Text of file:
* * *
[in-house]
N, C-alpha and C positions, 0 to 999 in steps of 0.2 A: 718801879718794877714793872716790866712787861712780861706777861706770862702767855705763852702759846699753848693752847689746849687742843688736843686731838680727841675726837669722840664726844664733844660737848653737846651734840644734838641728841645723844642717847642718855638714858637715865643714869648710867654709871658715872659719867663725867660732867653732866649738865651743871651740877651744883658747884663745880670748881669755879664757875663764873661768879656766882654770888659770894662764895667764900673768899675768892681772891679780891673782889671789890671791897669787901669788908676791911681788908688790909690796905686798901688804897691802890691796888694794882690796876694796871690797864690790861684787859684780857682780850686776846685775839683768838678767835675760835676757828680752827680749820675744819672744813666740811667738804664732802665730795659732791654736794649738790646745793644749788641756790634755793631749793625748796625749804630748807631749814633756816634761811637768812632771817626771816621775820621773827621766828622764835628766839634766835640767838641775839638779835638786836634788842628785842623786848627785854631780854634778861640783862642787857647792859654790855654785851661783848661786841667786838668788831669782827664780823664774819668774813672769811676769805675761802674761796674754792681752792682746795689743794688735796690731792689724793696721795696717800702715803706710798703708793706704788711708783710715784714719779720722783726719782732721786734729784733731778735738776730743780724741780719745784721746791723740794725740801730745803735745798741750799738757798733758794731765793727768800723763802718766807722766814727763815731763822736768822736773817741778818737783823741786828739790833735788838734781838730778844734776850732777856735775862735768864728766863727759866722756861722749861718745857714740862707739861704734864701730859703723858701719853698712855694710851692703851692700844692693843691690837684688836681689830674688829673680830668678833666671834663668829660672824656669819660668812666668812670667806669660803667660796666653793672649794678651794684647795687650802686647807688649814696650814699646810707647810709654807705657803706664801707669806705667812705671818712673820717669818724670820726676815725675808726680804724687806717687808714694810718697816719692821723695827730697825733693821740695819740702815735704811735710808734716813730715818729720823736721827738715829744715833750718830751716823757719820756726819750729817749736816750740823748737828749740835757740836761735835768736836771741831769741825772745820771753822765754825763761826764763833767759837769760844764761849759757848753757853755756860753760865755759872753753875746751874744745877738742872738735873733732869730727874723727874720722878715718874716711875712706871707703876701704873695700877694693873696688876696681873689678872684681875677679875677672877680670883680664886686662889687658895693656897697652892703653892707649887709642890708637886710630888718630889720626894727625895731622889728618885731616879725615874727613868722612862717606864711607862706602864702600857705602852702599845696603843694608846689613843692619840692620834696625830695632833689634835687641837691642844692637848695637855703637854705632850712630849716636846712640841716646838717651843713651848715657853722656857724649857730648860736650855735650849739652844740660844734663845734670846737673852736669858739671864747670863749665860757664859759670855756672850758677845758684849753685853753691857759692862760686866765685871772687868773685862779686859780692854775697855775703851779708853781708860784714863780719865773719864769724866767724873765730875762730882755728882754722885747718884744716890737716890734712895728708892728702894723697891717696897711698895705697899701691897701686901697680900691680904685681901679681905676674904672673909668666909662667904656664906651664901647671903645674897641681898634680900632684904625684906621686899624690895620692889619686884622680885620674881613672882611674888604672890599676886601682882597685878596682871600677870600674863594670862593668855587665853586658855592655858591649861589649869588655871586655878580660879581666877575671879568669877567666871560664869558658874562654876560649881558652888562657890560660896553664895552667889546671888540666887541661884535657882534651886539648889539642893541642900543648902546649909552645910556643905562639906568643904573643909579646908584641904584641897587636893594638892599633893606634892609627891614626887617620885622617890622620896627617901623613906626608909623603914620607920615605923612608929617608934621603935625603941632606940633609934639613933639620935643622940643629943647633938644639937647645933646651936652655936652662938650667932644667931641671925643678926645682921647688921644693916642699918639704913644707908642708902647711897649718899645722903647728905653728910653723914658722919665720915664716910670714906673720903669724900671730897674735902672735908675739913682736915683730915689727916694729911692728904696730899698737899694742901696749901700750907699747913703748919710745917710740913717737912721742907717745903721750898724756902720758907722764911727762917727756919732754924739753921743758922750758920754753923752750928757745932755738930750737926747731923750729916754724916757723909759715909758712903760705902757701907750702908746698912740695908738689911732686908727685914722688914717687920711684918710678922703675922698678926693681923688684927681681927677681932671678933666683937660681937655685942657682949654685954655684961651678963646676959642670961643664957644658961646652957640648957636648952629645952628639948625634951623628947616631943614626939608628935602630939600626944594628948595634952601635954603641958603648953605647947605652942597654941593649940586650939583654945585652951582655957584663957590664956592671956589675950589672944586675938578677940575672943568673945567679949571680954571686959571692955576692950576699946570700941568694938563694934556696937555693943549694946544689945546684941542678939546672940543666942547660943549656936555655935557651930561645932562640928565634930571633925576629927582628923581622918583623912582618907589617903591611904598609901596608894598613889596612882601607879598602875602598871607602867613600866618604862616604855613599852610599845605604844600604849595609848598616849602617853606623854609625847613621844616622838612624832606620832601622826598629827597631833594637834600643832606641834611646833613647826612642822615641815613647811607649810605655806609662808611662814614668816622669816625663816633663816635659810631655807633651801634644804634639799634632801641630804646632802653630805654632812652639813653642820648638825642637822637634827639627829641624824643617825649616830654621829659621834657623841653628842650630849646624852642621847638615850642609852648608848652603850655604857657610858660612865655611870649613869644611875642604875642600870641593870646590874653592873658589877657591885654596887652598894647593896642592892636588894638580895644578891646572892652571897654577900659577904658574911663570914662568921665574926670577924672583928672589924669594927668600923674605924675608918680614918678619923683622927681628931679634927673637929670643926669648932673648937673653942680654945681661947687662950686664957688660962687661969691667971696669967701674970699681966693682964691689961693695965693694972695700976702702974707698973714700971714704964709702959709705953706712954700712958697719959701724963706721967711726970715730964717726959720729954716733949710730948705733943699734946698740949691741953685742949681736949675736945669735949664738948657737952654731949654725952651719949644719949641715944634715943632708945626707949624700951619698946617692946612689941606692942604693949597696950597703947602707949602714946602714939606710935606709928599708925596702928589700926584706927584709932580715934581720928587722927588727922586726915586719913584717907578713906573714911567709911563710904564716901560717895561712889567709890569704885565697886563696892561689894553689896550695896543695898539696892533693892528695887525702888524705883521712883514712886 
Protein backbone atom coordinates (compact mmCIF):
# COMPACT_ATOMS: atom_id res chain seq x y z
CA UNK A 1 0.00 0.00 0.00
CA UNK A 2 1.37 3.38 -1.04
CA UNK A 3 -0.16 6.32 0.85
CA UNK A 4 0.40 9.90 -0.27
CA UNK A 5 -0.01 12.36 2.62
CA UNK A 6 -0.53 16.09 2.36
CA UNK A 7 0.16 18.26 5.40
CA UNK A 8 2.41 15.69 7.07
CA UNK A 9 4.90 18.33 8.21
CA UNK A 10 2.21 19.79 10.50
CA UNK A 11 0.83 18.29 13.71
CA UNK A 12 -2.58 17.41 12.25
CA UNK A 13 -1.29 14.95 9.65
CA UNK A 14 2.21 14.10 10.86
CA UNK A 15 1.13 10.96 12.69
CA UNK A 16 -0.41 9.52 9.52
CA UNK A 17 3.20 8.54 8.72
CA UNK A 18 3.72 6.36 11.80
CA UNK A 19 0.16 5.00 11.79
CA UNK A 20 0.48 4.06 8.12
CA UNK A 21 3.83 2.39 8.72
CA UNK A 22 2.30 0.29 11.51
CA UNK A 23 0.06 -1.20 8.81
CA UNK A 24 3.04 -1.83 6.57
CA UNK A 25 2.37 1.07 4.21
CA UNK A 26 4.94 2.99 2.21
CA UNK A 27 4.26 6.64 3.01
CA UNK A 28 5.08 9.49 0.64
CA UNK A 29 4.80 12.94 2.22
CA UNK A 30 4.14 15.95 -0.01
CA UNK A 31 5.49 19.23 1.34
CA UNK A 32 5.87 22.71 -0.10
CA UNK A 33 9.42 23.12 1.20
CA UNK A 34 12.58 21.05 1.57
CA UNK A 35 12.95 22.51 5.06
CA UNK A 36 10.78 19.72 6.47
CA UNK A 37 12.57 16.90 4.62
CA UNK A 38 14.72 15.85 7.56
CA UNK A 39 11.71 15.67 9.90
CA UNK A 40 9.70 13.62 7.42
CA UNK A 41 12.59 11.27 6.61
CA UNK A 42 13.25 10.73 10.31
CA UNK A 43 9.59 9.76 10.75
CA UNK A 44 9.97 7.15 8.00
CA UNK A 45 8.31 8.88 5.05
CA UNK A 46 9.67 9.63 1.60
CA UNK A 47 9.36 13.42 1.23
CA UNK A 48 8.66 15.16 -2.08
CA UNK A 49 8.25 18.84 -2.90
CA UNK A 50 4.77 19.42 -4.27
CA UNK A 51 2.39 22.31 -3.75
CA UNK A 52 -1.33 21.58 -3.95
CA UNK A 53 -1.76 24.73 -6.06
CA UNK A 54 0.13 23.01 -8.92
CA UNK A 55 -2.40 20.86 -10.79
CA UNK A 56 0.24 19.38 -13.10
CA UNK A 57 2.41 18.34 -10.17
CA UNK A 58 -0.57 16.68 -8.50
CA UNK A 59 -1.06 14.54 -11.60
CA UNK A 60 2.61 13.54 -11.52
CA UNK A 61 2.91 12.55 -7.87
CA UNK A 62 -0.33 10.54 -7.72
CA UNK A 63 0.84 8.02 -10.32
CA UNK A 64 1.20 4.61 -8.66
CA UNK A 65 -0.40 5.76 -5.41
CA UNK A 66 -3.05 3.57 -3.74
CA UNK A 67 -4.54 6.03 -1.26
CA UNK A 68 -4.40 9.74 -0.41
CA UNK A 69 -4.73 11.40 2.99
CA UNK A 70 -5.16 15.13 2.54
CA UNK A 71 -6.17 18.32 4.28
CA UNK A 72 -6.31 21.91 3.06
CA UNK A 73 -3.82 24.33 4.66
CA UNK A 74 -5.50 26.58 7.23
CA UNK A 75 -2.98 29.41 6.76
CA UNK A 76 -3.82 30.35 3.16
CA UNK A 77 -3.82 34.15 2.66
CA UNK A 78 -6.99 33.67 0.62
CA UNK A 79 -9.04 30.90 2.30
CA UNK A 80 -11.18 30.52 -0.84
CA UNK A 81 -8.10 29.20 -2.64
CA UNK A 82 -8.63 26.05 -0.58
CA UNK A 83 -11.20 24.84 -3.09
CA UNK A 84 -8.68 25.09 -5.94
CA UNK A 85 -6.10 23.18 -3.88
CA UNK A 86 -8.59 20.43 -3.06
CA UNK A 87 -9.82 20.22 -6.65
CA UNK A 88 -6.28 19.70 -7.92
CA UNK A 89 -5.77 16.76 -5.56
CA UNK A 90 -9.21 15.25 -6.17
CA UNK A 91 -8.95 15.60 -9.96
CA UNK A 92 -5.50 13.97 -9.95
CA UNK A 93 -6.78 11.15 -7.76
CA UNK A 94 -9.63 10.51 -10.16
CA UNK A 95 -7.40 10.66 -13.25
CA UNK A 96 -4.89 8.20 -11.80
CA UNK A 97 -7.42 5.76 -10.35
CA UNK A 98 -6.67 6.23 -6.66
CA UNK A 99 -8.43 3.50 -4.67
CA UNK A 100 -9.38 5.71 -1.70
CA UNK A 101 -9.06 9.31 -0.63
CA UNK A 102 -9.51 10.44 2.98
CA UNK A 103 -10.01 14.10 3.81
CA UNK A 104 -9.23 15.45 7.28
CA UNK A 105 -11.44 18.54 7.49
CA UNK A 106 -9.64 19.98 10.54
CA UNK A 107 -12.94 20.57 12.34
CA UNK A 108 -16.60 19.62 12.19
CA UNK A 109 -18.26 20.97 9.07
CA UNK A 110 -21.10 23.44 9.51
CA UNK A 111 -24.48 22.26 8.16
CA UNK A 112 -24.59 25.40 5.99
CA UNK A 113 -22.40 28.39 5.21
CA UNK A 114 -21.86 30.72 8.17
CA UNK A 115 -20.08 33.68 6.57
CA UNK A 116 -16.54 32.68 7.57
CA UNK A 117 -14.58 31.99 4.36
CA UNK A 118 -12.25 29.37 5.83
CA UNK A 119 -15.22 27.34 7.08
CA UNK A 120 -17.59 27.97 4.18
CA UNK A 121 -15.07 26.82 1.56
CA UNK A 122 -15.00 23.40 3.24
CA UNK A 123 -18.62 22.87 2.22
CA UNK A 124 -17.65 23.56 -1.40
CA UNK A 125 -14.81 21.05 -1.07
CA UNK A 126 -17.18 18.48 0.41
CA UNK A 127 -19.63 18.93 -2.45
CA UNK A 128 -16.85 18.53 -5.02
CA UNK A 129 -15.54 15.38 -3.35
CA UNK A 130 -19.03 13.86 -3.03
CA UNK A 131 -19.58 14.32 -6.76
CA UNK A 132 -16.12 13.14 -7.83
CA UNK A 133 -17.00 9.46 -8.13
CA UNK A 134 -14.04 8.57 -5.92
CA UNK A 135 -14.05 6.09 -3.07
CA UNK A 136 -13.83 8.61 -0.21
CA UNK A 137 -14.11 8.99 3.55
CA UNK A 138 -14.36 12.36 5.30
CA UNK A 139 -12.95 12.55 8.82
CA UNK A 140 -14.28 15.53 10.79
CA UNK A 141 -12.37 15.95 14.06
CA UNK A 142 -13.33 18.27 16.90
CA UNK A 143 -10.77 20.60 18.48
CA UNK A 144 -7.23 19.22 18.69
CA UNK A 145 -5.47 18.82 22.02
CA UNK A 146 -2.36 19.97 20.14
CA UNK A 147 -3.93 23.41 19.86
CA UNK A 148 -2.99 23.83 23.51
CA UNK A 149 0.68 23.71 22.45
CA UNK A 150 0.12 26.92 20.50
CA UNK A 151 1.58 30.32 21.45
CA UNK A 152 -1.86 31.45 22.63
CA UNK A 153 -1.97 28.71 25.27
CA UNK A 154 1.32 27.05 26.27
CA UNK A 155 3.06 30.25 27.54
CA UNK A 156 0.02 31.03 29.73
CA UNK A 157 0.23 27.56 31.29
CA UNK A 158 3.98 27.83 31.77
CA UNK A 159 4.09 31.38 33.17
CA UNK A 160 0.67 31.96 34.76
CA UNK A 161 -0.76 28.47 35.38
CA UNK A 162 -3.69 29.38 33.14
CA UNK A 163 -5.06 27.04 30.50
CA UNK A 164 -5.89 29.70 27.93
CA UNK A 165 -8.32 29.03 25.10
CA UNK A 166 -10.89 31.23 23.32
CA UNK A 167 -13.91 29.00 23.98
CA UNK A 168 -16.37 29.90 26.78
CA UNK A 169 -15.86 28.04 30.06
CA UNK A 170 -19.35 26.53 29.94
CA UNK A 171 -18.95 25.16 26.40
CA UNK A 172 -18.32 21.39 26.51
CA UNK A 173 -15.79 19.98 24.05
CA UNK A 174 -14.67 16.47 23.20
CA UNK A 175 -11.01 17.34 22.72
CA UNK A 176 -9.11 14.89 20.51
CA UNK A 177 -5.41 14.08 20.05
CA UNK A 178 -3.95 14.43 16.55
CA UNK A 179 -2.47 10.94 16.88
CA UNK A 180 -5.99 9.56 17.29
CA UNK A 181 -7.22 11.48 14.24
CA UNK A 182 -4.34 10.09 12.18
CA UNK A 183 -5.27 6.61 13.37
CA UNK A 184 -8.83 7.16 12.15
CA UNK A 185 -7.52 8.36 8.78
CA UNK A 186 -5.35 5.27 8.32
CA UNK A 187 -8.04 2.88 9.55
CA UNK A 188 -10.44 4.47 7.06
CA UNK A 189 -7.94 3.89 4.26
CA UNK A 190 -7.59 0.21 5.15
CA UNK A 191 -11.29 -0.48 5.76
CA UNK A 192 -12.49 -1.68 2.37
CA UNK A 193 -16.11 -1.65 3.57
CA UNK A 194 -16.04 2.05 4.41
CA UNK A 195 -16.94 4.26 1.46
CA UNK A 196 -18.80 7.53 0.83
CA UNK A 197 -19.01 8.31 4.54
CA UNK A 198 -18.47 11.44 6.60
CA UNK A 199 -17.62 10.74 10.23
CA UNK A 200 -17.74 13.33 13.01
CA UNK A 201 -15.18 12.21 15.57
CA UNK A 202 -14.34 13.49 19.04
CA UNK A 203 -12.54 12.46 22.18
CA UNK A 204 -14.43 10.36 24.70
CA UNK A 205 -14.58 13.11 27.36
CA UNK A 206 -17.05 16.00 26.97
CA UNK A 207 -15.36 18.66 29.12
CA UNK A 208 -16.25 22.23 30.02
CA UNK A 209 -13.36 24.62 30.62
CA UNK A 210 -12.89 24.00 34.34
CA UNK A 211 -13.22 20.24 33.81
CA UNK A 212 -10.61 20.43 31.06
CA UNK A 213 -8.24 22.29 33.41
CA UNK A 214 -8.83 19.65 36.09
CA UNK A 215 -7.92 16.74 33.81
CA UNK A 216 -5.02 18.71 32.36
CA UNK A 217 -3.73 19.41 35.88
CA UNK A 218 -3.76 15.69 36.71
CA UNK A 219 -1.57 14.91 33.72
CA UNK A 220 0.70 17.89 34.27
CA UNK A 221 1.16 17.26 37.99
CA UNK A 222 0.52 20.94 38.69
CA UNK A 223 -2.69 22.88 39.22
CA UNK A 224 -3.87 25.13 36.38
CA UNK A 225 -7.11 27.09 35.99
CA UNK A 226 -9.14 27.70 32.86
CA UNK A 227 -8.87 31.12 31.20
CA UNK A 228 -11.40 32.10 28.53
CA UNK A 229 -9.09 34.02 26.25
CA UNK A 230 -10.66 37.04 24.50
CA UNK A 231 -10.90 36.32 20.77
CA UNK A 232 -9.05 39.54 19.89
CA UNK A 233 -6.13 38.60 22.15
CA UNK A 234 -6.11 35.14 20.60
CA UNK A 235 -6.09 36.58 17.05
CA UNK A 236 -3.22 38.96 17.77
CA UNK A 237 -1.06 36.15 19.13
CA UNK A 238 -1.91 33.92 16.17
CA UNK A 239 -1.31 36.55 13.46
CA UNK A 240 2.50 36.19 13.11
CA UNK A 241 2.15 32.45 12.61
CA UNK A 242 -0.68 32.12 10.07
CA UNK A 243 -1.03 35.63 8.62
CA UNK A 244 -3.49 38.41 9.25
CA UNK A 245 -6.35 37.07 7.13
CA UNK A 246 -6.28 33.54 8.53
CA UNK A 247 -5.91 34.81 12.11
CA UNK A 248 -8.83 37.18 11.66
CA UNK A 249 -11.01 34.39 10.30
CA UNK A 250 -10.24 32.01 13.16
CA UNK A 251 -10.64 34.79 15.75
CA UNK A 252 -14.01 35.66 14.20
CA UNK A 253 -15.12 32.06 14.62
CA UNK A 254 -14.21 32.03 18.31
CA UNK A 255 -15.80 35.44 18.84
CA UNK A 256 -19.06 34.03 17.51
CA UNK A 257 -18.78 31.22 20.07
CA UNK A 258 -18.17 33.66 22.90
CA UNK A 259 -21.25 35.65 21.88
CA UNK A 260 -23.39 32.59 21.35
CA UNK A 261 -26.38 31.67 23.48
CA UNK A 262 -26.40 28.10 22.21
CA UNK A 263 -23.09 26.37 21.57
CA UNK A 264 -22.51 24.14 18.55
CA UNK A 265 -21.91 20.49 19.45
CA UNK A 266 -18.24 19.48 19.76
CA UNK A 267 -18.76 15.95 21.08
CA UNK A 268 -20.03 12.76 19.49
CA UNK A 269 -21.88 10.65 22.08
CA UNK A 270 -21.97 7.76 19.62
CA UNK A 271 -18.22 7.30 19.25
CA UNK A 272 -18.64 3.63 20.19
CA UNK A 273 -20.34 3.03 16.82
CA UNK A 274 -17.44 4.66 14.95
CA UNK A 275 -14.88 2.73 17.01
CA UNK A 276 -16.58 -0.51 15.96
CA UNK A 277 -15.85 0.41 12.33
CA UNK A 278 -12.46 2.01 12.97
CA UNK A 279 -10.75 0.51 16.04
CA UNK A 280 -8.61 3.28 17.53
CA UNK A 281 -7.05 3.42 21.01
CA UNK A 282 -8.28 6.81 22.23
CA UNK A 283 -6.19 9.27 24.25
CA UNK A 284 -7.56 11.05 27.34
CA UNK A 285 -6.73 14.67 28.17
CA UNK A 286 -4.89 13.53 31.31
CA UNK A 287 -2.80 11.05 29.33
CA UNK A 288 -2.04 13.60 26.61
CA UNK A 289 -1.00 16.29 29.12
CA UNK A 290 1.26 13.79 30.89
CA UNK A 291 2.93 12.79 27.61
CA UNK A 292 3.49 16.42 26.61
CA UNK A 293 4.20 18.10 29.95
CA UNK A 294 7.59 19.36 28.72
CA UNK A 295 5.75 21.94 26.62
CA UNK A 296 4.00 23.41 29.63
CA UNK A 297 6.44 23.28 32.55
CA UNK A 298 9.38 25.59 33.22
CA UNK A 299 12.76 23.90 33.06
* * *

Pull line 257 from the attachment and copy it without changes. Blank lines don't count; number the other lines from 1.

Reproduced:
CA UNK A 253 -15.12 32.06 14.62